BY BRIAN L. HUCHEL
Heavy rains sparked rising water levels Wednesday in two area rivers.
Local emergency management agency officials issued a recommendation telling residents around the North Fork of the Vermilion River to monitor rising water levels. The river cleared minor flood stage of 10 feet just after 2 p.m. Wednesday.
The river had risen more than 4 feet between midnight and 8:45 a.m. Wednesday, according to the National Weather Service. That put the river level at 9 feet — one foot under flood stage. It took another five hours to surpass the final 12 inches.
Vermilion County Emergency Management Agency Director Ted Fisher said late Wednesday afternoon that he did not anticipate any serious issues with the North Fork of the Vermilion River as long as the county did not receive any major precipitation in the next 24 hours.
EMA is continuing to monitor the North Fork levels.
Fisher also noted EMA has not received any flooding reports around the county and no serious issues were observed during a field survey of the area earlier in the day.
The county’s other two main waterways also showed rising levels on Wednesday.
The Middle Fork of the Vermilion River had gone up to just more than 5 feet by mid-afternoon, still almost 5 feet below flood stage. The Vermilion River showed little increases during the day after rising to about 10 feet below flood stage by mid-morning Wednesday.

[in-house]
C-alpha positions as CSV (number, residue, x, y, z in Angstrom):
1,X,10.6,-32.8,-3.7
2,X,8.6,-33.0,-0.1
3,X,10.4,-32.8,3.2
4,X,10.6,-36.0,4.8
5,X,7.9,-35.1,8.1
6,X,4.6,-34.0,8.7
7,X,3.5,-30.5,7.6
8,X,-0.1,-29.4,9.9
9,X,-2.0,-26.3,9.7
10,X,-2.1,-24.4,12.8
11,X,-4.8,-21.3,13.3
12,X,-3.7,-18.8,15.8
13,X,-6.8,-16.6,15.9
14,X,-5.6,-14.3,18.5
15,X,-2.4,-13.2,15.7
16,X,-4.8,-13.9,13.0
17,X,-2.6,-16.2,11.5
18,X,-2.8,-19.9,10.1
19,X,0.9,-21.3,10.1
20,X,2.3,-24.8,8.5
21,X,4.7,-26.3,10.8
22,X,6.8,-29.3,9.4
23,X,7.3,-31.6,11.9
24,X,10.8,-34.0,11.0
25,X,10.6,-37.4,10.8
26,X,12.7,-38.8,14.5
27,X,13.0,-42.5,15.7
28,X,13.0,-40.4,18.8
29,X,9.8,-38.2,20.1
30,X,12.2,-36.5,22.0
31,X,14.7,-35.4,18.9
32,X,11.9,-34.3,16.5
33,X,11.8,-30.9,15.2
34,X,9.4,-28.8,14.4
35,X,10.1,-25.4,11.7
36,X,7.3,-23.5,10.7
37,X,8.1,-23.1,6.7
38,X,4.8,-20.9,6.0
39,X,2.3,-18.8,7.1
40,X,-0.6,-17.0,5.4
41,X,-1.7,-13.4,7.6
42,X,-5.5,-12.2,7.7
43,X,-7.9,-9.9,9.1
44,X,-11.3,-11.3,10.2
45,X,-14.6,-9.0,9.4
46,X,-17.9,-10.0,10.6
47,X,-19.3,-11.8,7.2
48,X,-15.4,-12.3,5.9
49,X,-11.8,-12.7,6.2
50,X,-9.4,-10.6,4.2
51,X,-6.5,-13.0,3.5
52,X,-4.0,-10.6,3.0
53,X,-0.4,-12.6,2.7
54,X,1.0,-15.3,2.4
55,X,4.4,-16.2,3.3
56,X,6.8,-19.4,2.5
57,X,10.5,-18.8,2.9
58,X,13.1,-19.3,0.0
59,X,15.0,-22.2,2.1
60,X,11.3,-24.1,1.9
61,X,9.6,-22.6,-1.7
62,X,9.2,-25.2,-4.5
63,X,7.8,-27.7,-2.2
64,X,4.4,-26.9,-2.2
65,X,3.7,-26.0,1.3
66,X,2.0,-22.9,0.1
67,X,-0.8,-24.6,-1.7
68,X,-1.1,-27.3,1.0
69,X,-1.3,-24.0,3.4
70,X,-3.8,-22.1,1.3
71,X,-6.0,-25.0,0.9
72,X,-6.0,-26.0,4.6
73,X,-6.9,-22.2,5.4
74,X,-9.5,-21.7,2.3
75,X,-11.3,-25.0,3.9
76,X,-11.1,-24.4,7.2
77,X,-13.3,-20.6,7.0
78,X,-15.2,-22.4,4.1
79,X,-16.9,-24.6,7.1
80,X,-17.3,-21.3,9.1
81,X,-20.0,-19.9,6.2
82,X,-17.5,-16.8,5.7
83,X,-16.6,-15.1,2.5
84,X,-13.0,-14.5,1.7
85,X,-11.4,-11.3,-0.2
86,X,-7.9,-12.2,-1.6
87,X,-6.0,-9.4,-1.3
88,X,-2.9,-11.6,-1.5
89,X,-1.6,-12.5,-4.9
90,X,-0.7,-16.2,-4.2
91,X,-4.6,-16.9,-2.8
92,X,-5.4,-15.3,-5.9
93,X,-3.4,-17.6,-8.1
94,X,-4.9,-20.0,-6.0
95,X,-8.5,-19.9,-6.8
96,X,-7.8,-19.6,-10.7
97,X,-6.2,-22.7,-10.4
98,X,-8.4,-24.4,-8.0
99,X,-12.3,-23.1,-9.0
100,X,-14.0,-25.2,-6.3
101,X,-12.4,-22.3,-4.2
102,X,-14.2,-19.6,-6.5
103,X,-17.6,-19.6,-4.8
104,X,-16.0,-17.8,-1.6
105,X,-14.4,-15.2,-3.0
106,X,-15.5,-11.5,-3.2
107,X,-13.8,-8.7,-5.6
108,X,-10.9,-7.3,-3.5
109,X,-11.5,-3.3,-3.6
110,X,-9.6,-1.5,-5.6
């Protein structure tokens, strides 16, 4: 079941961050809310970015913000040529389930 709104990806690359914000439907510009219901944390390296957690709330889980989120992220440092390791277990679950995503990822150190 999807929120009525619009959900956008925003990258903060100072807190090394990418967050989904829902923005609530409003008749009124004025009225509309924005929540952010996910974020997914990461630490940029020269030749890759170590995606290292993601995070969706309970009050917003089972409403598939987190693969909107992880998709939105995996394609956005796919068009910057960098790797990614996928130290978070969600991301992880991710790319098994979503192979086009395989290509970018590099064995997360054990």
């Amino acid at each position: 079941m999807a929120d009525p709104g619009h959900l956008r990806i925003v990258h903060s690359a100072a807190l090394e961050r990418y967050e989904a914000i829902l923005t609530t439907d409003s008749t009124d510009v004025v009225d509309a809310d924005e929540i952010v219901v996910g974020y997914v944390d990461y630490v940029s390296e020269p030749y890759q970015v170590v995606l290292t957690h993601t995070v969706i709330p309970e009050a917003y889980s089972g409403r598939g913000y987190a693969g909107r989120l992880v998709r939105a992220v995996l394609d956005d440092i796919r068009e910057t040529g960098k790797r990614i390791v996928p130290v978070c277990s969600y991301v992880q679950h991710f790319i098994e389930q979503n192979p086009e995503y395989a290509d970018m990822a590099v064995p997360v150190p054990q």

The increasing levels come as the result of heavy rains Tuesday night that rolled across Vermilion County and central Illinois.
Fithian received just less than 2 inches of rain as a result of the storms while Danville, Armstrong, Westville and Catlin received between 1½ and 1¾ inches of rain, according to EMA data.
Across the state line, Fountain, Warren and Vermillion counties in Indiana were under a flood warning beginning late Wednesday night and continuing through Sunday evening.
According to the National Weather Service, the Wabash River at Covington, Ind., was at 11 feet as of mid-day Wednesday and expected to reach minor flood stage of 16 feet by early today. The river was forecast to reach almost 19 feet before falling back below flood stage by late Sunday morning.